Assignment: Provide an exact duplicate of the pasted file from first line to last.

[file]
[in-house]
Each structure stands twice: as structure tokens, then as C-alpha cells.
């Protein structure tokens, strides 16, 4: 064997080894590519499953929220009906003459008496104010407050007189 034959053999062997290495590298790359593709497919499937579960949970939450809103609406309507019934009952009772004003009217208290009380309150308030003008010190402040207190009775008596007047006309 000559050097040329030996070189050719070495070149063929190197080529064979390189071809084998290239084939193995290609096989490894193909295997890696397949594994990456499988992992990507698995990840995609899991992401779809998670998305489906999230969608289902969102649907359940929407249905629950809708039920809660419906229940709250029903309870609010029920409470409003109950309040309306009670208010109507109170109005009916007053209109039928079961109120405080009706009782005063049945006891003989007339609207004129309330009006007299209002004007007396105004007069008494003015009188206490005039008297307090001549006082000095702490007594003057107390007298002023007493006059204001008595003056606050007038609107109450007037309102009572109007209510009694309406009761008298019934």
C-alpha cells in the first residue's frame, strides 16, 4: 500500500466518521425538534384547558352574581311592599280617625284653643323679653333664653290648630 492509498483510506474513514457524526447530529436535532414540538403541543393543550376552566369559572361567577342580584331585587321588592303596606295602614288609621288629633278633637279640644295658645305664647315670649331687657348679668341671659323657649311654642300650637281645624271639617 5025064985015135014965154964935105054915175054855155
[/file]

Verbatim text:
[in-house]
Each structure stands twice: as structure tokens, then as C-alpha cells.
């Protein structure tokens, strides 16, 4: 064997080894590519499953929220009906003459008496104010407050007189 034959053999062997290495590298790359593709497919499937579960949970939450809103609406309507019934009952009772004003009217208290009380309150308030003008010190402040207190009775008596007047006309 000559050097040329030996070189050719070495070149063929190197080529064979390189071809084998290239084939193995290609096989490894193909295997890696397949594994990456499988992992990507698995990840995609899991992401779809998670998305489906999230969608289902969102649907359940929407249905629950809708039920809660419906229940709250029903309870609010029920409470409003109950309040309306009670208010109507109170109005009916007053209109039928079961109120405080009706009782005063049945006891003989007339609207004129309330009006007299209002004007007396105004007069008494003015009188206490005039008297307090001549006082000095702490007594003057107390007298002023007493006059204001008595003056606050007038609107109450007037309102009572109007209510009694309406009761008298019934």
C-alpha cells in the first residue's frame, strides 16, 4: 500500500466518521425538534384547558352574581311592599280617625284653643323679653333664653290648630 492509498483510506474513514457524526447530529436535532414540538403541543393543550376552566369559572361567577342580584331585587321588592303596606295602614288609621288629633278633637279640644295658645305664647315670649331687657348679668341671659323657649311654642300650637281645624271639617 5025064985015135014965154964935105054915175054855155